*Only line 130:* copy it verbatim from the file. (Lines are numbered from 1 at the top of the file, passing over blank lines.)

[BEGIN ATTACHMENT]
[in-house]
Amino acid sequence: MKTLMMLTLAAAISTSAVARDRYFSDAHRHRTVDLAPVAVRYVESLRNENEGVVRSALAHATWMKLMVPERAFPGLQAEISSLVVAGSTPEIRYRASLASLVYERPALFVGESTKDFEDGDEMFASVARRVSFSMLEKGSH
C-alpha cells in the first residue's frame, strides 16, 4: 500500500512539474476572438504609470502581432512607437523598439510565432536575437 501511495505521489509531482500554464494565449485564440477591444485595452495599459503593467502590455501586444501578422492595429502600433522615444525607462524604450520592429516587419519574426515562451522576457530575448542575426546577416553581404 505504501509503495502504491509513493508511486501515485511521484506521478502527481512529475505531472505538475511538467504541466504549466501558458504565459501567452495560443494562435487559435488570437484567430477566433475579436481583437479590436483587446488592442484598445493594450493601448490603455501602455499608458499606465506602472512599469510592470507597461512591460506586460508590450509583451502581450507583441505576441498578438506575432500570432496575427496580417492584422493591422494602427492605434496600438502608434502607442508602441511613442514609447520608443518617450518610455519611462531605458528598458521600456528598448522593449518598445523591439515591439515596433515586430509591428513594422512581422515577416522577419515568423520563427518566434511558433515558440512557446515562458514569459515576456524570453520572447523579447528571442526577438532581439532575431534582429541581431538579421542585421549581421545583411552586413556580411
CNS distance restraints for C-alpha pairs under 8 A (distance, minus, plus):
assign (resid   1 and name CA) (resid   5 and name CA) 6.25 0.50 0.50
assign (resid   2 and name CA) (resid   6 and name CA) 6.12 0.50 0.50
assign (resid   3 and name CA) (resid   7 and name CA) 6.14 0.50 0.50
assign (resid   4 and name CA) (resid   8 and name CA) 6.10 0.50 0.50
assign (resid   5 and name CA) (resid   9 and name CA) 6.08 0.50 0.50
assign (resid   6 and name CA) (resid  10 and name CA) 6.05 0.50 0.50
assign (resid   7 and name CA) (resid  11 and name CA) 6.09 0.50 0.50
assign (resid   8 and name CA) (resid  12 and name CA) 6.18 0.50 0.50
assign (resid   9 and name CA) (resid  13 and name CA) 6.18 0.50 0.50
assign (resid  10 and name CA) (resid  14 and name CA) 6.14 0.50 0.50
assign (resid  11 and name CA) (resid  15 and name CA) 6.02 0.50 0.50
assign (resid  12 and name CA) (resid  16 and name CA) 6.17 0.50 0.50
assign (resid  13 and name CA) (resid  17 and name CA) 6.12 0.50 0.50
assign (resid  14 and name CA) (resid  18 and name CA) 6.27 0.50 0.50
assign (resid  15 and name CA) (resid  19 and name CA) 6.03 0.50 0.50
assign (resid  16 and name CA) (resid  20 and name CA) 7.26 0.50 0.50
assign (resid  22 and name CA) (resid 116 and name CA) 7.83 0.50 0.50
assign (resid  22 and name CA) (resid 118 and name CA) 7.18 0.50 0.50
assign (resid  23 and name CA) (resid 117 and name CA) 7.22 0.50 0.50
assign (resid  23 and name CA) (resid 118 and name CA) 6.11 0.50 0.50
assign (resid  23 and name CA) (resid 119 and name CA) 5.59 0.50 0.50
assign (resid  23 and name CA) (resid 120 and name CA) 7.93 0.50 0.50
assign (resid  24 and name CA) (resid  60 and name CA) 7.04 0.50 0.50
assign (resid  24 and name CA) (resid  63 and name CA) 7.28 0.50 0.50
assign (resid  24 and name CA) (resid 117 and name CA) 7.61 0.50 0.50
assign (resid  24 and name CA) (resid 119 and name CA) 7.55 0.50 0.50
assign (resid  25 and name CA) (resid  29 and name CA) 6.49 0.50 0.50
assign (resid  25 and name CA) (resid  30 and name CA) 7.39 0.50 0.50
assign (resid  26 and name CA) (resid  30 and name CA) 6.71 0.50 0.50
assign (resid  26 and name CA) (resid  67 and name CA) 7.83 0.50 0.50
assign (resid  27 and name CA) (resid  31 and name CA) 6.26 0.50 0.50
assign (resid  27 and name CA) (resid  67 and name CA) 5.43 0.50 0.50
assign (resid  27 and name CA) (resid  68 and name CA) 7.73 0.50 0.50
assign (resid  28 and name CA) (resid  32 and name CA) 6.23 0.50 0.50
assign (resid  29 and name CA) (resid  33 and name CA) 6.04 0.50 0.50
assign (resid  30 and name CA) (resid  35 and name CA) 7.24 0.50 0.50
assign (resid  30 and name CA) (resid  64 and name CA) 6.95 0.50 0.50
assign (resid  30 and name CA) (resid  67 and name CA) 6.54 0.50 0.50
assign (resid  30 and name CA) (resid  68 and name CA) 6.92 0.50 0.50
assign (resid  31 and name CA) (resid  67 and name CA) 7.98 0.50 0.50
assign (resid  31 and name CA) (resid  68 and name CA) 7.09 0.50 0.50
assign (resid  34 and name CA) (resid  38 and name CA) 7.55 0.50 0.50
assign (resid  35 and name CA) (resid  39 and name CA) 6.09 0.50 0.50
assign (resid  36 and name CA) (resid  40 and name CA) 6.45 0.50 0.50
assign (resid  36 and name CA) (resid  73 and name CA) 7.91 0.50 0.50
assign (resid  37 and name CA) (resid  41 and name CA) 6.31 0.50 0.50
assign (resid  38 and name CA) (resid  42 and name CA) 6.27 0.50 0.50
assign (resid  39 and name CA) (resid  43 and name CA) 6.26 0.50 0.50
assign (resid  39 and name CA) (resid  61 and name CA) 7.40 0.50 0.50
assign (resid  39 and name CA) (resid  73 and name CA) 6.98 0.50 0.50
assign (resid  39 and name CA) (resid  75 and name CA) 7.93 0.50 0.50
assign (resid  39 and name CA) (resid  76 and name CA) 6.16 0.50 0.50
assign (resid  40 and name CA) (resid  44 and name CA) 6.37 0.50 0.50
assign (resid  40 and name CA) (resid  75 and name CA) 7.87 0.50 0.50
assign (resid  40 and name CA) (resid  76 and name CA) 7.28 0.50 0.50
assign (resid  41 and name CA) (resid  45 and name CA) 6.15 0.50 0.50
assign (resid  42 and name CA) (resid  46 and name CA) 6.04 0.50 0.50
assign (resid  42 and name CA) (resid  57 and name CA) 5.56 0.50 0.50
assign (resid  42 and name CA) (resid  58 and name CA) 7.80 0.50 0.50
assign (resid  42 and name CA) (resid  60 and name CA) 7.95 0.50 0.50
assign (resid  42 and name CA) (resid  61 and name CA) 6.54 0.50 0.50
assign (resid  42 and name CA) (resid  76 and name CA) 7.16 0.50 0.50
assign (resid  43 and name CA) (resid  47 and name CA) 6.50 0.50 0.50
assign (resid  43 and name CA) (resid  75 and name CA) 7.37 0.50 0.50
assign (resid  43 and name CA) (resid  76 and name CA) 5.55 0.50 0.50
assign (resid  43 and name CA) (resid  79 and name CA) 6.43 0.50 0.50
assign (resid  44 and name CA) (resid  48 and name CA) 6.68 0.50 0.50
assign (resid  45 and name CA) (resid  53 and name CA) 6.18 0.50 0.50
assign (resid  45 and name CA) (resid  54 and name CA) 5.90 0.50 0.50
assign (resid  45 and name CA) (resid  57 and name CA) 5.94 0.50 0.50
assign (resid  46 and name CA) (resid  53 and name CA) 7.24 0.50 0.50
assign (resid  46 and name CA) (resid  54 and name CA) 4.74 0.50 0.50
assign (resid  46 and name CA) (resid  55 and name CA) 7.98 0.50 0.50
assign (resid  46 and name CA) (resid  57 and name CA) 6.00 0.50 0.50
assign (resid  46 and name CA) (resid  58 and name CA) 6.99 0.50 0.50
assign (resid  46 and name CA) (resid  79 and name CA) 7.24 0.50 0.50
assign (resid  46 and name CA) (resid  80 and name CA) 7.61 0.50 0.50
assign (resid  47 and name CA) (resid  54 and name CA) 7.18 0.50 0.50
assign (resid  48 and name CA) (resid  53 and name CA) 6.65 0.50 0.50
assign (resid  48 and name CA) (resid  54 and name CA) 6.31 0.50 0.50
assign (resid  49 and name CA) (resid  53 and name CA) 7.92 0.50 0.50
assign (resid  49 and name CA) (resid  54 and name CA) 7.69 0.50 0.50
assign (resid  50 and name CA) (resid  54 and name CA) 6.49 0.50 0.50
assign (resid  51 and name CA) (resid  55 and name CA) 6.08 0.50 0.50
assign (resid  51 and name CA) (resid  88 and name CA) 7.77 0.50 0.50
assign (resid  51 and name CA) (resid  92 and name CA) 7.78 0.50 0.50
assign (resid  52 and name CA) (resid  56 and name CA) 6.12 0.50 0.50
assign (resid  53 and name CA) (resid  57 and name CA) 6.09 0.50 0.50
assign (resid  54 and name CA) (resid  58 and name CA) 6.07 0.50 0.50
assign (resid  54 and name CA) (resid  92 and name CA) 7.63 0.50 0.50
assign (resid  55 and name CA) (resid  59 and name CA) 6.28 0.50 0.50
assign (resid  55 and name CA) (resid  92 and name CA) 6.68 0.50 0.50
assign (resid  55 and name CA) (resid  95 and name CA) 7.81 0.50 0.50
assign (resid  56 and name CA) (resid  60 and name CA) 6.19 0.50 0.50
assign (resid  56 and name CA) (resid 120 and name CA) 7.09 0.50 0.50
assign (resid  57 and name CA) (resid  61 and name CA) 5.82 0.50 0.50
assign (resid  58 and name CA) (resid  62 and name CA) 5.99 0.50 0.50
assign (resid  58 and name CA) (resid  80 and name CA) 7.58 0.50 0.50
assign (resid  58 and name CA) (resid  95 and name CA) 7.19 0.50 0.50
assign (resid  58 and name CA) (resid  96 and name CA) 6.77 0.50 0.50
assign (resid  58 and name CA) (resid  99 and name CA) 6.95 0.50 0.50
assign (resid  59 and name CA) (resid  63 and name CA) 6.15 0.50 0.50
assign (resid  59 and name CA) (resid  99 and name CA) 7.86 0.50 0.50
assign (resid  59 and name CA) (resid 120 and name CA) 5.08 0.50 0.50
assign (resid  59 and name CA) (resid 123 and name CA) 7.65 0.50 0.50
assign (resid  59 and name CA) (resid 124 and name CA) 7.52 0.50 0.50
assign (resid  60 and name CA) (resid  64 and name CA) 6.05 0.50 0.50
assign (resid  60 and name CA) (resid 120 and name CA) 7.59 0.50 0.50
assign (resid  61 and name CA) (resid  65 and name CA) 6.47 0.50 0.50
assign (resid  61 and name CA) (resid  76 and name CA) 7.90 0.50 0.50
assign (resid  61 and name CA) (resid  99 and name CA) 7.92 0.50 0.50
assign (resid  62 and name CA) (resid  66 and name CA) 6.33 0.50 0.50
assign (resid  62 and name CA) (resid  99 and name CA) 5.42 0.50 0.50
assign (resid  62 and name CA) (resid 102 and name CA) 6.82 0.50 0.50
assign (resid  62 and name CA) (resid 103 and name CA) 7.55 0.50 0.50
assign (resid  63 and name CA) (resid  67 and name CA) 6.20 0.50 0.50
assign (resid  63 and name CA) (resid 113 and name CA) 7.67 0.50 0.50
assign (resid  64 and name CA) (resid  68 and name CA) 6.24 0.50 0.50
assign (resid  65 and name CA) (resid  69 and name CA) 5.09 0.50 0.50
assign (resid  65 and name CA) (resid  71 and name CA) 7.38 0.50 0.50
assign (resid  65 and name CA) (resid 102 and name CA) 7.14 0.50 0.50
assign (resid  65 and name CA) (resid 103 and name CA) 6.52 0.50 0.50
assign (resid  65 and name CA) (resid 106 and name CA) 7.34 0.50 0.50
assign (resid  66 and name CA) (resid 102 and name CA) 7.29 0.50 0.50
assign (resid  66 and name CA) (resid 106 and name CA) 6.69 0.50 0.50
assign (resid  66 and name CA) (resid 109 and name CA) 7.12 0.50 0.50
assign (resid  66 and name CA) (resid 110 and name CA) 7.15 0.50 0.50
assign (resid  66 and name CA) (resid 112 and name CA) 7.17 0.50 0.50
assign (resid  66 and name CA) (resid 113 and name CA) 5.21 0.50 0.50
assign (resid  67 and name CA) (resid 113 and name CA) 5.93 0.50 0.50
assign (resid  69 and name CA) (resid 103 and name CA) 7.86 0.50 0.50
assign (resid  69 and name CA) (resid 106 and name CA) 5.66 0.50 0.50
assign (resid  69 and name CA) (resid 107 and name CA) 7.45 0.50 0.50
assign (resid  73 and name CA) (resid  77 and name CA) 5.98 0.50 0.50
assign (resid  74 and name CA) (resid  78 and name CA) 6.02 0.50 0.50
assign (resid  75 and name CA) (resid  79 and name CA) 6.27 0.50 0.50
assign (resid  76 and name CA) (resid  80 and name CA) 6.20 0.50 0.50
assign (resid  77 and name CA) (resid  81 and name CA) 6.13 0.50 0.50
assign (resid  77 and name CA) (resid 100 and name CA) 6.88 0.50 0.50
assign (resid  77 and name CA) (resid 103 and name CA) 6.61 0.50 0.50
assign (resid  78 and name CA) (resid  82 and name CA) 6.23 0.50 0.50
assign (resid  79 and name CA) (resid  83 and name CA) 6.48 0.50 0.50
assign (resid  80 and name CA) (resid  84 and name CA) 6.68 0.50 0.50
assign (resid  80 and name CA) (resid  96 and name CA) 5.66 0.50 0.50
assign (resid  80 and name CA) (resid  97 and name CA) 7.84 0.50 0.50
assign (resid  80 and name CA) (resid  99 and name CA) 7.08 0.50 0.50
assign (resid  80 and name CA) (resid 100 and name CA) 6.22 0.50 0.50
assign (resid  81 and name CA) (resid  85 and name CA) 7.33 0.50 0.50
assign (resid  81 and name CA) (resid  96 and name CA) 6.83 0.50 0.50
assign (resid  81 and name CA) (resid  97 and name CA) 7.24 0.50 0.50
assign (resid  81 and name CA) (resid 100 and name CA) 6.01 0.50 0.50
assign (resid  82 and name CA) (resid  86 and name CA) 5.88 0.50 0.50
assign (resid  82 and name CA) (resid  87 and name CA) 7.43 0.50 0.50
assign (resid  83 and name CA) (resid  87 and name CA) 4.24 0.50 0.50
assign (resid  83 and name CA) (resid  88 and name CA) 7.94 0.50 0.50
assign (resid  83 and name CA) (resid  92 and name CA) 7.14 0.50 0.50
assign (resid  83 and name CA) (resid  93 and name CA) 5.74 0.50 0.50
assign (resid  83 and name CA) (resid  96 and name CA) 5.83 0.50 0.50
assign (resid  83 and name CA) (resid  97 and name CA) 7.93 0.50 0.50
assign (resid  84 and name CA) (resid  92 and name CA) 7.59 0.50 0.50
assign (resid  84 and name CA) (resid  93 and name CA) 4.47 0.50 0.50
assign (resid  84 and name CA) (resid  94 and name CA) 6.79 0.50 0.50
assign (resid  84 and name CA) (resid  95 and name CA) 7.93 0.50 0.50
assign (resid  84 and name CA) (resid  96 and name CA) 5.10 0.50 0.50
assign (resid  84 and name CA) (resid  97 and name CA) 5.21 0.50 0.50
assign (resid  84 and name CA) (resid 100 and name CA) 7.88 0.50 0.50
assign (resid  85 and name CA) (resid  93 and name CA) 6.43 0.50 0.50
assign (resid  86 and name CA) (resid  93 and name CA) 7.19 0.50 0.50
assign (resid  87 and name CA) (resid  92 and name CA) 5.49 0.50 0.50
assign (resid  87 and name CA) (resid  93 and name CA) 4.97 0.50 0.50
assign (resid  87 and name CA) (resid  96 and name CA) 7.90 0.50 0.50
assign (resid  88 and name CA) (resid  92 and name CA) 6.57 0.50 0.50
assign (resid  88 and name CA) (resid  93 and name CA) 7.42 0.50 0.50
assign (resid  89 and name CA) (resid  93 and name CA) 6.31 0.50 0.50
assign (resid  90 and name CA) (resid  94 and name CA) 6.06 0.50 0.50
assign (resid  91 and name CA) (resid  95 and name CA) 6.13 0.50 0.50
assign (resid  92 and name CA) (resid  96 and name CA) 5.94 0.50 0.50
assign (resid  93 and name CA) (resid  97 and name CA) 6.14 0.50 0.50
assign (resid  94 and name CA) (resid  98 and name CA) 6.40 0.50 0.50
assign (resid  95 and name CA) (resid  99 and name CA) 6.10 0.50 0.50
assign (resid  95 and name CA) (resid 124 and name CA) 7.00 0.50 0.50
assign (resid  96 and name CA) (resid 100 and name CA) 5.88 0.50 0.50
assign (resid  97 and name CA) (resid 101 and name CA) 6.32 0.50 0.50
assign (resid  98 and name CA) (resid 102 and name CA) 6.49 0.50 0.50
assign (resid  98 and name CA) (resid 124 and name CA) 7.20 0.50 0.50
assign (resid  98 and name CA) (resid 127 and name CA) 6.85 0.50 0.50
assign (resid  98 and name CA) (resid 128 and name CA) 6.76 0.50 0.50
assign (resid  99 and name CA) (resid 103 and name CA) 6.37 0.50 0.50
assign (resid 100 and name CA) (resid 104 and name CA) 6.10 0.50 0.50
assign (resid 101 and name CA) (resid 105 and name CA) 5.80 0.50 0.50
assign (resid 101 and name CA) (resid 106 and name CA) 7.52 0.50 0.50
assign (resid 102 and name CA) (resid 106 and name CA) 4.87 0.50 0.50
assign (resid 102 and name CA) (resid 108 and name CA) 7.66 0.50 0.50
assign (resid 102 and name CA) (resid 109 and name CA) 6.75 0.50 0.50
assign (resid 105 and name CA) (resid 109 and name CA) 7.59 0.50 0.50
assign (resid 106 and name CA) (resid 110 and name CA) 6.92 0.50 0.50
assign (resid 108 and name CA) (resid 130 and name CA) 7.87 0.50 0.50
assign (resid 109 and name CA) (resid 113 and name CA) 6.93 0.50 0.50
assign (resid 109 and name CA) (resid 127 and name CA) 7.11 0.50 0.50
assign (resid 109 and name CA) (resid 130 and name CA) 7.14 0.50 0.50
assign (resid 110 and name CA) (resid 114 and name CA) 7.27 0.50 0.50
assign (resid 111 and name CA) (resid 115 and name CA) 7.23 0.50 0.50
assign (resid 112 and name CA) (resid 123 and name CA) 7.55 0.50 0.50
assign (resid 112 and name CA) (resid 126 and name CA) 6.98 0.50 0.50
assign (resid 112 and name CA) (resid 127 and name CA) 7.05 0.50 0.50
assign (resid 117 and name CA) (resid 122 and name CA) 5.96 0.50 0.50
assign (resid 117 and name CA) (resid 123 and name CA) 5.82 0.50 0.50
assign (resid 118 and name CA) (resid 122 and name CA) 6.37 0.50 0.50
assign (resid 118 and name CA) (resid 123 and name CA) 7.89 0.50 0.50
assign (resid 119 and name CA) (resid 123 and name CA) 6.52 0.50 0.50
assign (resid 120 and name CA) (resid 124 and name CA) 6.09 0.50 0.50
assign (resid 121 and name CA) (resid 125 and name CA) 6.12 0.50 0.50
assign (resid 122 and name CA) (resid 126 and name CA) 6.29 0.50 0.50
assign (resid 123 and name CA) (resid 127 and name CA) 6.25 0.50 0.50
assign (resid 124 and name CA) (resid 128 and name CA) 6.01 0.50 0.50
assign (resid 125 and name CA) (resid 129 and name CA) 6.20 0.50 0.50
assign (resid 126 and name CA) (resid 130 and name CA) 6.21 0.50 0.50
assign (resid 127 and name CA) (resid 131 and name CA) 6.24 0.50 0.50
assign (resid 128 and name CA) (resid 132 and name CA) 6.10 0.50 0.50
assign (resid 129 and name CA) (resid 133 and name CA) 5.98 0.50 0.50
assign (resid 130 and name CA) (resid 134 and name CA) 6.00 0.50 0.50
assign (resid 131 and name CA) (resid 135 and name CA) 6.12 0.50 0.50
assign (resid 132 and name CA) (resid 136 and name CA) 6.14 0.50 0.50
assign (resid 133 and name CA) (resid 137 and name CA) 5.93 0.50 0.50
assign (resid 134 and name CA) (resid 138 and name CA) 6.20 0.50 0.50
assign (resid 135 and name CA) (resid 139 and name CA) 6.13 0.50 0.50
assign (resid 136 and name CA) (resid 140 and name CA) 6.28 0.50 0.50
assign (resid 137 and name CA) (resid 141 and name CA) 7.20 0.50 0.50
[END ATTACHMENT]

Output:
assign (resid  66 and name CA) (resid 109 and name CA) 7.12 0.50 0.50